Child falling into sand while playing beach volleyball

While watery eyes can be annoying, tears are extremely useful because they flush things like dirt and clothing fibers out of your eye (via WebMD). But what should you do if the tears don’t seem to be helping fast enough?

Well, let’s use the example of a common but potentially damaging substance that is likely to at some point get in your eye: sand. According to Healthline, one of the worst things you can do if you have sand in your eye is to rub the area. Even though sand might not seem sharp, it still has the potential to scratch your eye, especially if you rub it. And if something scratches the cornea, it could cause a corneal abrasion, which in turn can lead to pain and vision issues (via Corneal Abrasion). Additionally, a scratched cornea has the potential to become infected, per Cureus.

Besides not rubbing your eye, Healthline states that you shouldn’t try to remove anything from your eye with a tweezers or a cotton swab. Instead, WebMD recommends getting a mirror and opening your eye as wide as you can, so you can determine what’s in your eye and exactly where it’s located. You might also want to immerse your eye in an eye cup filled with saline or clean water and blink to help your eye expel whatever is in it.

When should you go to the doctor?

Ophthalmologist equipment by an eye chart

Sometimes an eye issue will improve on its own. For example, your eye could become irritated and watery if an irritant like an eyelash gets in it, but once that irritant is out, your eye should start feeling better (via Healthline). However, there are some red flags that indicate it’s time to seek medical help for your eyes.

Remember, pain is your body’s way of letting you know that something is wrong. And when you’re experiencing pain in the corner of your eye that either worsens or doesn’t lessen, you should contact a medical professional, per Healthline. So, using the above scenario with the eyelash, if your eye doesn’t improve or becomes worse even after the eyelash is out, that could mean something else is wrong with your eye. Also, you should call 9-1-1 if the pain in the corner of your eye is severe, if blood or pus is coming out of your eye, if your vision becomes blurry, or if you lose your vision. Additional signs of an emergency include swelling, light sensitivity, problems moving your eye around, and difficulty opening your eye.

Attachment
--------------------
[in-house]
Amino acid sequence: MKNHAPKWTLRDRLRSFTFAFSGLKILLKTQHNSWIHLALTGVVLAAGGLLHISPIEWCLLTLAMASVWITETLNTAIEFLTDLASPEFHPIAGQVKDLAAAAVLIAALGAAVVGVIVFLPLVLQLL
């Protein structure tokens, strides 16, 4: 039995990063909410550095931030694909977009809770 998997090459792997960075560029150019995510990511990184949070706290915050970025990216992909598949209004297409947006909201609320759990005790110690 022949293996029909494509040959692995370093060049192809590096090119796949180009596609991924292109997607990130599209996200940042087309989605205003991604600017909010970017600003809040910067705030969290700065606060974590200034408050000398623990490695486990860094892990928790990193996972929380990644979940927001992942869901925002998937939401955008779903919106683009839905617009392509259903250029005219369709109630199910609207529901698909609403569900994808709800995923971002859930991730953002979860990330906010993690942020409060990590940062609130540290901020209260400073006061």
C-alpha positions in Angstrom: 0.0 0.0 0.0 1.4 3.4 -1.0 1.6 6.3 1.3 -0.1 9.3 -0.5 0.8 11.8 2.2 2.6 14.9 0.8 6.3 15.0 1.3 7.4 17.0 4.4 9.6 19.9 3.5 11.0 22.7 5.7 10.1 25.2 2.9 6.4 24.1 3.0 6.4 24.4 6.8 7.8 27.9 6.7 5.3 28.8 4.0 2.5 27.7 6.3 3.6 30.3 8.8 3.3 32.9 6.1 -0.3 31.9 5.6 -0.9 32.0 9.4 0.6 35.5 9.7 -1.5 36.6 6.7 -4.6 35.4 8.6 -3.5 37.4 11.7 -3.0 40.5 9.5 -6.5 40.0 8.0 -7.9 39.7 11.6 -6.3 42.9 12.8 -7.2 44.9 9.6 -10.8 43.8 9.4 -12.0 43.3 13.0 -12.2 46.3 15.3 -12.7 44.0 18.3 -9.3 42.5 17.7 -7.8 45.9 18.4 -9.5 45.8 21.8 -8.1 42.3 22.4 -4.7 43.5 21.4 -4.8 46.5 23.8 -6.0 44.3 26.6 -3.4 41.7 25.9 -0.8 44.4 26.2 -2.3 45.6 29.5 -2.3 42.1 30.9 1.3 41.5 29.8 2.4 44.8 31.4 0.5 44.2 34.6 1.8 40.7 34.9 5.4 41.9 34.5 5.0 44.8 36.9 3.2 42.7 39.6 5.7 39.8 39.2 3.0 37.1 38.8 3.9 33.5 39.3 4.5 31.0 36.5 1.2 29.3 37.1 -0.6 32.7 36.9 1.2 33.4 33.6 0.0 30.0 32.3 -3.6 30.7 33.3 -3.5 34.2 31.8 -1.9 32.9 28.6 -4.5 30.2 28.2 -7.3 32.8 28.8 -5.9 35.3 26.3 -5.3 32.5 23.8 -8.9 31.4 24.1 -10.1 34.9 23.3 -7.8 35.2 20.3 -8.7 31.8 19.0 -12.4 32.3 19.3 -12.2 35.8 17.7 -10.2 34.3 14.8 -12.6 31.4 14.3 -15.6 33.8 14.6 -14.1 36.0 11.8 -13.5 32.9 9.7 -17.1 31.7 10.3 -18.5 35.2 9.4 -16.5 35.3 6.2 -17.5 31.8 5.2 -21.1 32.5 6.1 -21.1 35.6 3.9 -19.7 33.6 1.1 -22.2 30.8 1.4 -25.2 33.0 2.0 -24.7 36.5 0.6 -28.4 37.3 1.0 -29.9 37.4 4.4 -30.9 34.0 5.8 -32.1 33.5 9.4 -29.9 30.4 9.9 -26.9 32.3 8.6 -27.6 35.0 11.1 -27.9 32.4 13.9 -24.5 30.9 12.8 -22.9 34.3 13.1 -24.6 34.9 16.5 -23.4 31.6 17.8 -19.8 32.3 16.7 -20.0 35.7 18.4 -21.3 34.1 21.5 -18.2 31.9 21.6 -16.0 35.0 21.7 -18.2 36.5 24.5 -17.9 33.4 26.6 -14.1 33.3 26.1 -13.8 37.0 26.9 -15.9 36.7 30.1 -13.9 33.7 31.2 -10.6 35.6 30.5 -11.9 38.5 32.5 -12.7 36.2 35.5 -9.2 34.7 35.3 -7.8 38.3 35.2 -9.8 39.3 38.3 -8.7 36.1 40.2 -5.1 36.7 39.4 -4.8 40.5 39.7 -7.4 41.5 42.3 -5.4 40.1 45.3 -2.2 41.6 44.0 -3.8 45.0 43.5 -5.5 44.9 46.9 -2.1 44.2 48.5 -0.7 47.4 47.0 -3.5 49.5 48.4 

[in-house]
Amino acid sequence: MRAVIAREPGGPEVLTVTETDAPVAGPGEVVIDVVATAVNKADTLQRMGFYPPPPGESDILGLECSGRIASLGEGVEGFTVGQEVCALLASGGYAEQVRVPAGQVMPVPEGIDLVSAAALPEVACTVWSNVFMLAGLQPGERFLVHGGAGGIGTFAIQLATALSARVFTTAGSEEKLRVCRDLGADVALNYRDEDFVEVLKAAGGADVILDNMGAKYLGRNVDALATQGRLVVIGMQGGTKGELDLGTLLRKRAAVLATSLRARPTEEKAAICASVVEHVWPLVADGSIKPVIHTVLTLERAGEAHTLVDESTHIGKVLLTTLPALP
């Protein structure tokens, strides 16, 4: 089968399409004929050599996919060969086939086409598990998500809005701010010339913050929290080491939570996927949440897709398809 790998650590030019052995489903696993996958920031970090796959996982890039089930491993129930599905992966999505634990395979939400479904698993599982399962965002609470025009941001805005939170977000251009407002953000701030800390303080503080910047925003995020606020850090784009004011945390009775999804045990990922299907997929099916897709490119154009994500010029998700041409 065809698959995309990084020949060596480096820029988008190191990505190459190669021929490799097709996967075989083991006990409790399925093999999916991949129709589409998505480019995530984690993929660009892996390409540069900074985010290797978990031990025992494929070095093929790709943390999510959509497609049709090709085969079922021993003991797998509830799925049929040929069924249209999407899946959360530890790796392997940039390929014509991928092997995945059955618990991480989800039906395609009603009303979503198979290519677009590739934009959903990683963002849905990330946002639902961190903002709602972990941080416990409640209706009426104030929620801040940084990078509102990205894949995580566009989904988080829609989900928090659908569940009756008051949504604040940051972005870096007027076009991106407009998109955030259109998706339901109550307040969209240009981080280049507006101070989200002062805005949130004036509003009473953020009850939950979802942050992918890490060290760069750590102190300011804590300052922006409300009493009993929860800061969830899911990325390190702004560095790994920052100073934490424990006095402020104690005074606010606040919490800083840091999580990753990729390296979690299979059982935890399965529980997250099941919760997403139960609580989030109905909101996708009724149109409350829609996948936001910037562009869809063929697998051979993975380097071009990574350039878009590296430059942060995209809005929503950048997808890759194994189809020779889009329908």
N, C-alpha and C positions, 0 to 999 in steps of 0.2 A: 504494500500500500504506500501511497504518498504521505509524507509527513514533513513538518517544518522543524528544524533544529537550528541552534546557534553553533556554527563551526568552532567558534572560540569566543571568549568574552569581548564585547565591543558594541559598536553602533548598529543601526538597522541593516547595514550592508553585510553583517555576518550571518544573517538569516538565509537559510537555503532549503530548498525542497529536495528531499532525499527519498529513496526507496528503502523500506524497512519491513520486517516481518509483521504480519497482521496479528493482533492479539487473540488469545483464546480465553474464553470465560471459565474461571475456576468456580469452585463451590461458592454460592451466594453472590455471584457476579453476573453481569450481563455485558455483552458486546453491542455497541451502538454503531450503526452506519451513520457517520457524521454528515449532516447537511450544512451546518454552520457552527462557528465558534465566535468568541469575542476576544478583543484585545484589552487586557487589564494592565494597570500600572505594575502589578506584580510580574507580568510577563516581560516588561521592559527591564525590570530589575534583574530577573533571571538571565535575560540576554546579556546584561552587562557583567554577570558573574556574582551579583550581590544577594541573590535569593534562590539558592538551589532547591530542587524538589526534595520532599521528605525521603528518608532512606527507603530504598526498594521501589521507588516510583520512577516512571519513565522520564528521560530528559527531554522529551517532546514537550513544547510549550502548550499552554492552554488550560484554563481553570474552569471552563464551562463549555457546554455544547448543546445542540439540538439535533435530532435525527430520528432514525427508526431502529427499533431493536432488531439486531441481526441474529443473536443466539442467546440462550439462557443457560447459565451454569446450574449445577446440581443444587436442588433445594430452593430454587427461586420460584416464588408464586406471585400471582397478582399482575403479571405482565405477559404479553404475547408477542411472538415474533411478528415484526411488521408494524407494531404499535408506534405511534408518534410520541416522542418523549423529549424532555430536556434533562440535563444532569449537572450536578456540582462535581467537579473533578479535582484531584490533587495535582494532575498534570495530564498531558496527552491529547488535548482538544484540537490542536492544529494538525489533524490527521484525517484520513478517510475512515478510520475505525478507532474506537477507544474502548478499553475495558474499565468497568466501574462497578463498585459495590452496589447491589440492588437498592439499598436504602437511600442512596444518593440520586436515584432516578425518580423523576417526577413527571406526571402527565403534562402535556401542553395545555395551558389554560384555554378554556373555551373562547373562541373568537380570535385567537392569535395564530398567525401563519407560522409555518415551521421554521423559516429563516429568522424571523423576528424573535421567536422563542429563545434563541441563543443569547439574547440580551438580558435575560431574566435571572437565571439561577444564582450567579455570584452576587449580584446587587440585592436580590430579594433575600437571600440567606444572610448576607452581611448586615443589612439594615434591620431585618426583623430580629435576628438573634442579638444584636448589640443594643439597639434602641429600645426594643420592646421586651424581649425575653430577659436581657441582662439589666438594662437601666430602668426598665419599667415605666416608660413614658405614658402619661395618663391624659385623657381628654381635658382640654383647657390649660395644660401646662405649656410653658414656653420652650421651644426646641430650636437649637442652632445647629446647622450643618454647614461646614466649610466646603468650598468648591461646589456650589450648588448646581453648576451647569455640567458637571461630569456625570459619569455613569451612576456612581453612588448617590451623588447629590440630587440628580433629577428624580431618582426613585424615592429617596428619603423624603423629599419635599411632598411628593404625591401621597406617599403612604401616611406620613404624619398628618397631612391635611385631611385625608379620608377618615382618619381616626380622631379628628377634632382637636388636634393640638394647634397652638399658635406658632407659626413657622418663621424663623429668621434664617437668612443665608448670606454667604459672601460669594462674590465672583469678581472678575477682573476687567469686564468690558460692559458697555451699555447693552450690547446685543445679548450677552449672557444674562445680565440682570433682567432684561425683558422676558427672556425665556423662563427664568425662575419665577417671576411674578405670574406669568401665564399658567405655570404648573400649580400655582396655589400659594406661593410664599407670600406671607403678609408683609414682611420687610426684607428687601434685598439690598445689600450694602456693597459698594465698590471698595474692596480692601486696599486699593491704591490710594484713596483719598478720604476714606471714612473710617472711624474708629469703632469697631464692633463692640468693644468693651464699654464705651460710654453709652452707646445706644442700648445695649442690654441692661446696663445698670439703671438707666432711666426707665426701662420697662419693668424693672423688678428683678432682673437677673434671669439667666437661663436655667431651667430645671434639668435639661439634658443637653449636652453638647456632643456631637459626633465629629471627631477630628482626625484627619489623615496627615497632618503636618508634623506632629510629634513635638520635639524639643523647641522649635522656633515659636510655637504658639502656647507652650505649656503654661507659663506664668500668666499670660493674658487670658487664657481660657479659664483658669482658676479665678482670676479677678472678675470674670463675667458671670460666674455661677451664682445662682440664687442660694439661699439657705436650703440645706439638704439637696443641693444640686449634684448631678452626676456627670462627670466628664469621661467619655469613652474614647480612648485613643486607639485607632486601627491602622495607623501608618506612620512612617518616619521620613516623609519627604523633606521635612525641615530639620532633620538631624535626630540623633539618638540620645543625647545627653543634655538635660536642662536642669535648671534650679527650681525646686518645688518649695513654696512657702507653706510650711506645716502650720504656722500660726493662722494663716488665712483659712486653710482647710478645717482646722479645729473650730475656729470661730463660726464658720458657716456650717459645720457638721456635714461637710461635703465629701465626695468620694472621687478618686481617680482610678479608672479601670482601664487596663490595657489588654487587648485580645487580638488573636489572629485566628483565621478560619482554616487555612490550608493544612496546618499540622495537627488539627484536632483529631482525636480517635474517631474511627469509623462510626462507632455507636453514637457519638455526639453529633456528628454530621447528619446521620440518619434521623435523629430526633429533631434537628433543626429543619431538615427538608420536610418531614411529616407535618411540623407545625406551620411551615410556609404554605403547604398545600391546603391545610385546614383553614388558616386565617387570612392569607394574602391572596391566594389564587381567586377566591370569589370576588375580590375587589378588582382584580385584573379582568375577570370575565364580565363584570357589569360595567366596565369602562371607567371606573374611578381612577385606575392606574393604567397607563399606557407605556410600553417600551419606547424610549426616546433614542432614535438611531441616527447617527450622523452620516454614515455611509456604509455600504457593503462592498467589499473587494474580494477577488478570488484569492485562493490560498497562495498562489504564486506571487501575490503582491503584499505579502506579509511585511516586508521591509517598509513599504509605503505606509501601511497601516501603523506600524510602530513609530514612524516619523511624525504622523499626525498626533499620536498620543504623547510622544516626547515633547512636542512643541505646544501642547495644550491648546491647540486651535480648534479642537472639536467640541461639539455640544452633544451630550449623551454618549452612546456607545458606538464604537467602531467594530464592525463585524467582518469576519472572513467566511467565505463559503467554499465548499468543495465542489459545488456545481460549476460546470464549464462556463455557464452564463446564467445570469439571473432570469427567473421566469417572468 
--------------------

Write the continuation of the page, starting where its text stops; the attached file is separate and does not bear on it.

Furthermore, the Mayo Clinic recommends calling for emergency medical help if you have eye pain and are also experiencing an elevated body temperature, nausea, vomiting, and/or headaches. Other symptoms that could point to a eye-related medical emergency (besides the ones listed above) include seeing halos around sources of light (if it happens abruptly and out-of-the-blue), as well as abrupt changes in vision.

Prevention

Close up of soapy hands by running faucet

Certain eye care actions are all but common sense. It’s not hard to understand that constantly touching your eyes, especially if you don’t properly wash your hands, can be a recipe for eye problems, via KLM Eye MDs. However, while we focus on our eyes (and rightfully so), it’s important that we not forget about our eyelids.

Fortunately, cleaning your eyelids is easy to work into your everyday self-care routine. First, talk with your eye doctor about what cleaning solutions are safe to use on your eyelids (per Eyes On Norbeck). Then after washing your hands, put that solution on a clean washcloth. Starting with either the left or the right eye, carefully wipe both the margin of that eye’s lids, as well as the eyelashes. Rinse the solution off with warm water and repeat the process with a fresh, clean washcloth for the other eye.

In addition to keeping your eyelids clean, it’s important to completely remove eye makeup. As Eyes On Norbeck points out, not doing so can lead to bacteria growing on the eyelids, which can cause other eye problems. Also, KLM Eye MDs advises never sharing cosmetics, towels, washcloths, or bedding. Also, since your glasses — whether they’re sunglasses or otherwise — are very near your eyes, they too need to be cleaned regularly. And one final note: Proper contact lens care is crucial for good eye health.